First time skiing? Don’t know what to pack? Don’t worry, we’ve got everything you need to make sure you’re properly suited and booted and ready to hit those slopes! Here at ActivityBreaks.com we often get first time skiers asking what they should pack for their first ski break, so we put together this handy checklist for anyone who needs it:
Starting from the bottom layer and working outwards:
If you are going skiing in January and have never been before, invest in a pair of long johns to stop you freezing on the nursery slope. If you are going in the spring you can skip this layer as temperatures are generally above zero.
Ski socks keep your feet warm and provide some welcome padding against rigid ski boots, stick a couple of pairs in your luggage for the week.
T-shirt / under layer - always good to have lots of layers that you can peel off or add on according to the weather.
Mid layer - ideally something loose and comfortable for ease of movement, choose something fairly lightweight and not too bulky that wicks away moisture for comfort all day long, like a microfleece.
Ski jacket and trousers - every year we see a beginner on the slopes wearing jeans and looking very uncomfortable - big no-no! If you don't want to fork out for expensive ski wear on your first outing (and who could blame you), then try asking around to borrow some, or find out if it is available to hire in resort (many resorts now offer this service, but do double check before you go). Alternatively try heading to Decathlon for some cheap gear.
Time to think about the extremities...
Gloves - always take these, even if going in the spring, you never know when the weather may change. If you are someone who feels the cold invest in a good thick pair (mittens are supposed to be even warmer). You can also find glove liners for an extra layer. Don't wear wool gloves, make sure they are especially for skiing as they will keep you warm and dry. Cheap ski gloves are not hard to find but do be aware that you get what you pay for.
Hat vs helmet. Helmets are now a very common sight on the slopes and are generally compulsory for children under 14. Don't buy one, hire one when you pick up your gear. Stick a hat in your pocket for when you stop for a vin chaud or hot chocolate.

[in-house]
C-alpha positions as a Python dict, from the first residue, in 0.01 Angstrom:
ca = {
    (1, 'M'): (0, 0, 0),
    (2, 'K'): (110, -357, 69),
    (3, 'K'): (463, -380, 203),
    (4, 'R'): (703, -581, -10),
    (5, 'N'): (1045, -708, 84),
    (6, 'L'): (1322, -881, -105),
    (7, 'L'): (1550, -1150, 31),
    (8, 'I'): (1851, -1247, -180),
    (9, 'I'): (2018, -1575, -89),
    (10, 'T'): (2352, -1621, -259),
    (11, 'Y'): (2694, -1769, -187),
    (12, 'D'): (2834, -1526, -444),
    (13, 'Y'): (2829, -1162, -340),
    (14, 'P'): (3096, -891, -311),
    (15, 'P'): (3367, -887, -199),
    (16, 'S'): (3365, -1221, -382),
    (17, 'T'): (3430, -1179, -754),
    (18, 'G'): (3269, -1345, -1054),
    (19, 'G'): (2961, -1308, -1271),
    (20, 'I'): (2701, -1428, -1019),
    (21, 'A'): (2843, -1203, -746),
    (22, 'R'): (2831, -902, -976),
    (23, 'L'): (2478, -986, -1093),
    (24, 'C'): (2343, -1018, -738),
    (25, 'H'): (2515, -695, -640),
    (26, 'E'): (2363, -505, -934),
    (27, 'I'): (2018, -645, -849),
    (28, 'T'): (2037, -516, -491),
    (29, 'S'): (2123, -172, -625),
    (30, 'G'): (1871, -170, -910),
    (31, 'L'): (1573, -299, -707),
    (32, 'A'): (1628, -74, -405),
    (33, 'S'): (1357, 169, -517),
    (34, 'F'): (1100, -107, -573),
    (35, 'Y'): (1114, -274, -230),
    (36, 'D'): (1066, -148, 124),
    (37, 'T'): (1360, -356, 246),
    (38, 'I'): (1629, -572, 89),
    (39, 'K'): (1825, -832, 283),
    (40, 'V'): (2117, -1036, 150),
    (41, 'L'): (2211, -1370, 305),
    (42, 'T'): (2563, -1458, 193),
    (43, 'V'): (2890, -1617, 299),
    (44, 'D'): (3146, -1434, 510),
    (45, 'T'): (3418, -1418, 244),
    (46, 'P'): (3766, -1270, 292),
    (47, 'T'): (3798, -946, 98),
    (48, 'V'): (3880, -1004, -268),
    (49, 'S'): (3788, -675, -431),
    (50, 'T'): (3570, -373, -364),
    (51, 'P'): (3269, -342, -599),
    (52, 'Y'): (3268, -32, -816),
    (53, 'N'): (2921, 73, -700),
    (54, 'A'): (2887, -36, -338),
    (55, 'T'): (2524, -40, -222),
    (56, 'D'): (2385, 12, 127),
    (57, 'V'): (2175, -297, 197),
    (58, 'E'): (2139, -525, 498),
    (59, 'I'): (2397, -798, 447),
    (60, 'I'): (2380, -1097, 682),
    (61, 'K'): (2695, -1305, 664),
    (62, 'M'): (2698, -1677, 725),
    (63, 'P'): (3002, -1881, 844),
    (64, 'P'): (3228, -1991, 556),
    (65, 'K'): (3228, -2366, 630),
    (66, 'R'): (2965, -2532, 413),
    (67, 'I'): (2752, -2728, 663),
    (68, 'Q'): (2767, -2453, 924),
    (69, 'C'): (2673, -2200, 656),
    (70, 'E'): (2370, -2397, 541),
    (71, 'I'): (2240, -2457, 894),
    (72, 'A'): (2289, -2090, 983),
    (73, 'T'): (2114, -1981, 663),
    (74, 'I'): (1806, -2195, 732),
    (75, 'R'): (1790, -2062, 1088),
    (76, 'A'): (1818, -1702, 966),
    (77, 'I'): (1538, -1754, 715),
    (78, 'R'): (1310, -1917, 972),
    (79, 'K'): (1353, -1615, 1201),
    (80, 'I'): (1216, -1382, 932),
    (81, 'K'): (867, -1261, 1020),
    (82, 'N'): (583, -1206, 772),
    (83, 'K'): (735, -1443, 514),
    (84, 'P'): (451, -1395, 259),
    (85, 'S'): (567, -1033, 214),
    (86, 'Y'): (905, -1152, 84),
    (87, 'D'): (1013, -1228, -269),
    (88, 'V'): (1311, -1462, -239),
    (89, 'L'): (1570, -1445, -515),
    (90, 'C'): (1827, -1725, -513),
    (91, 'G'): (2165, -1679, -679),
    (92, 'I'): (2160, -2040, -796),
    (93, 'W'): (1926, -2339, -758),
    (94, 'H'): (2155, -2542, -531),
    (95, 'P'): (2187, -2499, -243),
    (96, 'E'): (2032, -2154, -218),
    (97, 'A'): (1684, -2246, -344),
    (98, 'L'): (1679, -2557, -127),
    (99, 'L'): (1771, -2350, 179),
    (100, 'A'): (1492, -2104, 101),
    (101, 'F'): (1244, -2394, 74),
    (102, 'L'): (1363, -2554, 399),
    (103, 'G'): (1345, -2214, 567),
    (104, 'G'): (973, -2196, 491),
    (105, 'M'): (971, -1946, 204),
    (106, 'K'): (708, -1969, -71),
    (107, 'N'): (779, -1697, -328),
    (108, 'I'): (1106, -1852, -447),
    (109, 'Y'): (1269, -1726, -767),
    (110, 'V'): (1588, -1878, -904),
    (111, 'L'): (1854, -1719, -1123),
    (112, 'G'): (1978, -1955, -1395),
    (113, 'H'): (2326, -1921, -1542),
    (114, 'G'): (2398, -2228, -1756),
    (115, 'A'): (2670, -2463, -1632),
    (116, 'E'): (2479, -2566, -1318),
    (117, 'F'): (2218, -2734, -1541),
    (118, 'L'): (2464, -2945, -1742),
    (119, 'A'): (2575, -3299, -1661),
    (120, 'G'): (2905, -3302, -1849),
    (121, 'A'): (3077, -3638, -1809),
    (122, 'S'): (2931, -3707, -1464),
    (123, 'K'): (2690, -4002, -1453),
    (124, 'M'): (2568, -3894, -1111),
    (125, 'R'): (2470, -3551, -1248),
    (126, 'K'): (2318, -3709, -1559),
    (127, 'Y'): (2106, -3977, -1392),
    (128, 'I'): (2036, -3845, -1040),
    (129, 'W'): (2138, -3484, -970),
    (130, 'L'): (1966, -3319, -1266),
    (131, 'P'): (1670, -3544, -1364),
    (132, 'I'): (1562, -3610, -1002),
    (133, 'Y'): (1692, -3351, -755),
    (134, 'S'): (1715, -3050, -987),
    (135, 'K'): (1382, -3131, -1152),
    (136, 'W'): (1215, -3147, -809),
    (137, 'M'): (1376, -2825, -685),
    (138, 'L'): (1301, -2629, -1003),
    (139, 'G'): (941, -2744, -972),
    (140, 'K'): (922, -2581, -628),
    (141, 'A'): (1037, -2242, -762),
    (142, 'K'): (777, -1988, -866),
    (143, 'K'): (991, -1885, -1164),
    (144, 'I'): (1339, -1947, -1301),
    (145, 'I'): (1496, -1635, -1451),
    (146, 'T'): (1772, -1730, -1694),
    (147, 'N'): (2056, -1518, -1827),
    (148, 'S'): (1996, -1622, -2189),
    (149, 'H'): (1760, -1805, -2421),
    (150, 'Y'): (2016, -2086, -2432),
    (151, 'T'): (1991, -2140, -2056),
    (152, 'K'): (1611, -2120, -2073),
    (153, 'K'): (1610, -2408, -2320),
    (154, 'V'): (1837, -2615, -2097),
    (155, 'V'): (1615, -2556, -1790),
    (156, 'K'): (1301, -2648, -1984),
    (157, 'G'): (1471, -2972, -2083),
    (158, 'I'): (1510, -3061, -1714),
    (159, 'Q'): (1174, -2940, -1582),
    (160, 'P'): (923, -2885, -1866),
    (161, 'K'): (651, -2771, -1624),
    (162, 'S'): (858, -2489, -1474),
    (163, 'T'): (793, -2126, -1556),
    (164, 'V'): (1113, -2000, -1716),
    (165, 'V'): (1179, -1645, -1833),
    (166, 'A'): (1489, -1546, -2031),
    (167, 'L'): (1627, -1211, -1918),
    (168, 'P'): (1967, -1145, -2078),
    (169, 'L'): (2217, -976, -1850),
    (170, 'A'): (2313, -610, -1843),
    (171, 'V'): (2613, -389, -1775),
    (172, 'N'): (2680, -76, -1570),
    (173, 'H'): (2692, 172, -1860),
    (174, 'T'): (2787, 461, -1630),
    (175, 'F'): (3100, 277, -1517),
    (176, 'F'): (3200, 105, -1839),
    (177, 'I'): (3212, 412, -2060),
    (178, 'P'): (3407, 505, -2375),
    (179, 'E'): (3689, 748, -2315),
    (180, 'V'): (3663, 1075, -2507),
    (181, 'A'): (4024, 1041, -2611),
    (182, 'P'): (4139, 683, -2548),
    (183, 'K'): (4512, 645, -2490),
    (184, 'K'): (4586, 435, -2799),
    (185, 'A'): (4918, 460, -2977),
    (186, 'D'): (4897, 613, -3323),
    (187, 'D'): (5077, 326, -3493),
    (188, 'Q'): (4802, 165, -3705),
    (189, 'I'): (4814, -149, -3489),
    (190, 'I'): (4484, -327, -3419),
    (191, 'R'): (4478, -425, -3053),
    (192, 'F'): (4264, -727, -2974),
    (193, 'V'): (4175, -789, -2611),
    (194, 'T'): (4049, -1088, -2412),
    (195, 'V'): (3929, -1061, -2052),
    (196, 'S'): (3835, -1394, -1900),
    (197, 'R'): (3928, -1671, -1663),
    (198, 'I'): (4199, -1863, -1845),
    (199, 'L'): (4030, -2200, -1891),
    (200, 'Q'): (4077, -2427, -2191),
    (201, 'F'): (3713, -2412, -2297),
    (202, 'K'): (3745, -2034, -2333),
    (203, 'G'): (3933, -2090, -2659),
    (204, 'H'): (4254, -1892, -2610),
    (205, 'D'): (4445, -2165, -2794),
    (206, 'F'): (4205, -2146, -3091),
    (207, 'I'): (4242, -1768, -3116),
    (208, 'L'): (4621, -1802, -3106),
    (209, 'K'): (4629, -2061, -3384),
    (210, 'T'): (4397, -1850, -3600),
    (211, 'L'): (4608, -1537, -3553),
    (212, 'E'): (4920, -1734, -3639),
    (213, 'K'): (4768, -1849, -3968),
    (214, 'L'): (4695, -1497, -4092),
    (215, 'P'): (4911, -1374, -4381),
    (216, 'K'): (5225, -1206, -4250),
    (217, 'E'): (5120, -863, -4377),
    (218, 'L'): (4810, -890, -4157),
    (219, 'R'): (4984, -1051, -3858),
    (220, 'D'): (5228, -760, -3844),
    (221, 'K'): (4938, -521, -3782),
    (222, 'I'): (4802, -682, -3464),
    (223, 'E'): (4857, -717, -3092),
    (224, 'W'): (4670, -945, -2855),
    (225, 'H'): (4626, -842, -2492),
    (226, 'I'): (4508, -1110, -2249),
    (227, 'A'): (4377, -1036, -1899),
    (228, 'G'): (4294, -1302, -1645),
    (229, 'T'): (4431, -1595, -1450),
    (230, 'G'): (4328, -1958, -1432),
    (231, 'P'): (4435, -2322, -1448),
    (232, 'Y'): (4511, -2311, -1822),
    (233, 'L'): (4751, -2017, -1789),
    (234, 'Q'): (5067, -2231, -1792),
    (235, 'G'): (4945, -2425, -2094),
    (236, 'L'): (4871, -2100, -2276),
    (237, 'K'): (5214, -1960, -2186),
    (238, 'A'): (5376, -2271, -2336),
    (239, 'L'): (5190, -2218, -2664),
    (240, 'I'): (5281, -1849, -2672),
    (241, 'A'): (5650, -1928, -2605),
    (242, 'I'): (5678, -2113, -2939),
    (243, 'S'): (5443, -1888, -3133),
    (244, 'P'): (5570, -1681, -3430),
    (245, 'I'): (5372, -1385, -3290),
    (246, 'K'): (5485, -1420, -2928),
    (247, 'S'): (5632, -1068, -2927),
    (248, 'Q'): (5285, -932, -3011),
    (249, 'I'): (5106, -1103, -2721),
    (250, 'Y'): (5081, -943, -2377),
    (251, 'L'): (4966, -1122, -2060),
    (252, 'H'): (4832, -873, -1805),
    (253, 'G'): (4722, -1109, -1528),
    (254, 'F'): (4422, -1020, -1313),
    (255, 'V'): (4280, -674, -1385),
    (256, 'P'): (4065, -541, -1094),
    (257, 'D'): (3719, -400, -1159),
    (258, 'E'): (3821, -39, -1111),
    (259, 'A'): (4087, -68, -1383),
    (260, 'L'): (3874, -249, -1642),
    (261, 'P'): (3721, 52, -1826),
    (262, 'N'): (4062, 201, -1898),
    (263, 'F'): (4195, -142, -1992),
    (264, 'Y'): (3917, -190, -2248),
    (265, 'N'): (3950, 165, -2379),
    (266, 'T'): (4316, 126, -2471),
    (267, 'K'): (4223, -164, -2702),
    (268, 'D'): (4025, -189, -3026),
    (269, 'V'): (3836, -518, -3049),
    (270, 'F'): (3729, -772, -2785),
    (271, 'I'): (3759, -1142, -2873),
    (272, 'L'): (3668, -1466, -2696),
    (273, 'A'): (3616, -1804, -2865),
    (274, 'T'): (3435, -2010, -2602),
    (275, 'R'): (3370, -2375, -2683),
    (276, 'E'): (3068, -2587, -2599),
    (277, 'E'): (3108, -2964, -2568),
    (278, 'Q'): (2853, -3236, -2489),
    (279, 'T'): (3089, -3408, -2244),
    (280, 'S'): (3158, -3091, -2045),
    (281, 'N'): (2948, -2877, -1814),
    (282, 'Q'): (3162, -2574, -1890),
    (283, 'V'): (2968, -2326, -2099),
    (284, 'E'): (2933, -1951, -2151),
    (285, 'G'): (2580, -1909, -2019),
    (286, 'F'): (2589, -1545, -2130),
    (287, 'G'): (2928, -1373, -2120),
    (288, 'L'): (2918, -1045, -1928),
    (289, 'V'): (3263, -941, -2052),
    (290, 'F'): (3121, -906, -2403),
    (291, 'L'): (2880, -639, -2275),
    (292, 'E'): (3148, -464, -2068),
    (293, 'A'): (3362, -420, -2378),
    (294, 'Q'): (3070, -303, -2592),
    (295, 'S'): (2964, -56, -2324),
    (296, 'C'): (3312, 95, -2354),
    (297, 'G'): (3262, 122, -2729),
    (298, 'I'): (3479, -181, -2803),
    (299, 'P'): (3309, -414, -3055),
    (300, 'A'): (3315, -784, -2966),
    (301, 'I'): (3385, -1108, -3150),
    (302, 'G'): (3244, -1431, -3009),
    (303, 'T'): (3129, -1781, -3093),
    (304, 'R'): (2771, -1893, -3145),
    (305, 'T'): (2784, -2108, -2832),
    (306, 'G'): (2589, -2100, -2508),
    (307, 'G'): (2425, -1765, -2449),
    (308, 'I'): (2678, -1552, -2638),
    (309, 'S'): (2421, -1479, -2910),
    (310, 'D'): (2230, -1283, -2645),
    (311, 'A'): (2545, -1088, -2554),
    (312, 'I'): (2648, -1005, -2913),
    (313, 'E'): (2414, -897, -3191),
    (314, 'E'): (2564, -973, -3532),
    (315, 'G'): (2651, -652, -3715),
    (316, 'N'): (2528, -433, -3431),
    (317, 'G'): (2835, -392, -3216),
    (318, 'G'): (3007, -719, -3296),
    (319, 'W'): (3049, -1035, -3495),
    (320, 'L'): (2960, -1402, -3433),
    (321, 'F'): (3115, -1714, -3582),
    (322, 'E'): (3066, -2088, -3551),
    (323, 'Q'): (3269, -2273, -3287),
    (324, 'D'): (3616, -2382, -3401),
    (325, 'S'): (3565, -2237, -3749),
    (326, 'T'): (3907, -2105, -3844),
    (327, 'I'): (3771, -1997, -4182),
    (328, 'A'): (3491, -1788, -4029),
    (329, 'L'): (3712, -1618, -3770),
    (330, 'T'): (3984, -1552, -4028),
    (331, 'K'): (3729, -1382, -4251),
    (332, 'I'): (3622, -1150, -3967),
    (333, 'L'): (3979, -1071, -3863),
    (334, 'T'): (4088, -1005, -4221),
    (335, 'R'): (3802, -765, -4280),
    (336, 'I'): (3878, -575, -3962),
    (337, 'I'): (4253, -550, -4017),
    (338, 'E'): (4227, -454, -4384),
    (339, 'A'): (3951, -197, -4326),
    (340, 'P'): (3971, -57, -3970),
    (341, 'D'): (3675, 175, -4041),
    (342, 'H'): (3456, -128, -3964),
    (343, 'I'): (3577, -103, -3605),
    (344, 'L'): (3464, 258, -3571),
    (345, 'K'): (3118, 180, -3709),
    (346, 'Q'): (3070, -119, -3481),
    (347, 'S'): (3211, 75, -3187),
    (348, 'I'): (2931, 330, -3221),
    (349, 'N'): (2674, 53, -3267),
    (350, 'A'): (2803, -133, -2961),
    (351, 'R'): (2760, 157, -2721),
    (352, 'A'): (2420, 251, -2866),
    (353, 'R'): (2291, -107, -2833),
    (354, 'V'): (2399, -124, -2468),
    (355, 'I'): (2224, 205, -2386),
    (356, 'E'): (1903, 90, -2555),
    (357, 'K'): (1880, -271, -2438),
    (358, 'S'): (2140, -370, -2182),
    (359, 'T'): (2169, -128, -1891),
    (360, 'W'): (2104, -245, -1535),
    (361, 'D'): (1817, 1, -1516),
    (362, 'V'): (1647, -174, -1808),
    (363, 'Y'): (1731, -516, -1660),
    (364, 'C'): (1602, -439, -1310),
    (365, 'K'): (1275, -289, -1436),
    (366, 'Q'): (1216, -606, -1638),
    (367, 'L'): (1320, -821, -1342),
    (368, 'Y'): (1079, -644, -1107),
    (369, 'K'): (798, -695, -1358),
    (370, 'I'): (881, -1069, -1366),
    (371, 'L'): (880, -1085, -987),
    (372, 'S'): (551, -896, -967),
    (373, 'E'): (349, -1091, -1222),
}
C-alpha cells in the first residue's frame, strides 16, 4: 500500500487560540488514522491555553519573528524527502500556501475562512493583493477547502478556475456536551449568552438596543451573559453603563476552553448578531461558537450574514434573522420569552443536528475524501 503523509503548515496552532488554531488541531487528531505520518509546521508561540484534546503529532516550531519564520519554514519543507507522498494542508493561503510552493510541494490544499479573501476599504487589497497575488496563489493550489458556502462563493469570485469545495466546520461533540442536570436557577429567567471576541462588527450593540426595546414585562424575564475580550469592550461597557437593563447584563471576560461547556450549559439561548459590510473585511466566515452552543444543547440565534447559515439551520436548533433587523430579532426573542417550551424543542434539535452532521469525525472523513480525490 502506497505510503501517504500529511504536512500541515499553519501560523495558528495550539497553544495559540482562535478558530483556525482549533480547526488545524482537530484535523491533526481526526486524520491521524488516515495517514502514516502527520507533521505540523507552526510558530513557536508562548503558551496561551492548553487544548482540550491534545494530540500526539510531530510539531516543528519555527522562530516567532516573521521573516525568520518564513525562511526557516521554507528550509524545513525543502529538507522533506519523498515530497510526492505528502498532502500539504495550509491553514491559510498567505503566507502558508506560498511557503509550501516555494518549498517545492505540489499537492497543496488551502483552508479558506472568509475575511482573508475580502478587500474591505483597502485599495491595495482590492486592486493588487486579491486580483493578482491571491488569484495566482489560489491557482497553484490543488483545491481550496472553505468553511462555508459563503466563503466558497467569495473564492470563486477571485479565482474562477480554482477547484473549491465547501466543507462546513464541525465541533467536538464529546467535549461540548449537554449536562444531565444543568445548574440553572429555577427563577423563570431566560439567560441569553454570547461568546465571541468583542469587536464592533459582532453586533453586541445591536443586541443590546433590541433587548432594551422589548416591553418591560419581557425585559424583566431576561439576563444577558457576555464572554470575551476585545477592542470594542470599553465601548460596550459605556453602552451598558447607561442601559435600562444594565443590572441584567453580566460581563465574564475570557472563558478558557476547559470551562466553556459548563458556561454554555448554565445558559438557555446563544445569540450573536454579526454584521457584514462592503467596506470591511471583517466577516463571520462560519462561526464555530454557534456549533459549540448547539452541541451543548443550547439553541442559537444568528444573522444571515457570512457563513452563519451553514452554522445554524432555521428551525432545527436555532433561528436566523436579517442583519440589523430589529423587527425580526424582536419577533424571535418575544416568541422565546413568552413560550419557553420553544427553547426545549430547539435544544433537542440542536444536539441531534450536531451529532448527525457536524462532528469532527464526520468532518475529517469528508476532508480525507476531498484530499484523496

Goggles vs sunglasses. You will need one of the two to prevent the glare from the sun on the snow damaging your eyes. Goggles for cold, snowy conditions (and if like me your eyes water when you exceed walking pace), sunglasses for warm, sunny conditions. Orange lenses for low-light, mirrored lenses for sunny days.
Sun cream - Essential. The sun is so strong in the mountains and even more so in winter as it is reflected off the snow. Apply liberally before hitting the slopes and stick it in your pocket to reapply regularly during the day, even if its not that sunny. We see so many people wandering around with beetroot faces and sunglass/goggle marks for the rest of their holiday. Sunburn is unsightly and embarrassing, but also painful and dangerous, best to avoid.
Off the slopes
With all this to remember, it’s easy to forget about your clothing choice off the slopes. Just pack warm, casual clothes like jeans and jumpers (not too many, you'll only be wearing them in the evening!), but ensure you pack some sensible waterproof footwear, like boots with a good grip.
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Hire this in resort, if you are booking a package holiday it is often included, or available as an optional extra.
Skis, boots and poles
Ski boots easily attach to skis via the binding mounted onto the skis. They release in case of fall to lessen the likelihood of injury, or you can easily press on to the back of your binding with your pole to release the binding when you want to remove your skis.
The ski technician will ask you your skill level (which determines the type of skis you will be given, don't tell them you are better than you are, you will have a harder time on skis meant for more experienced skiers).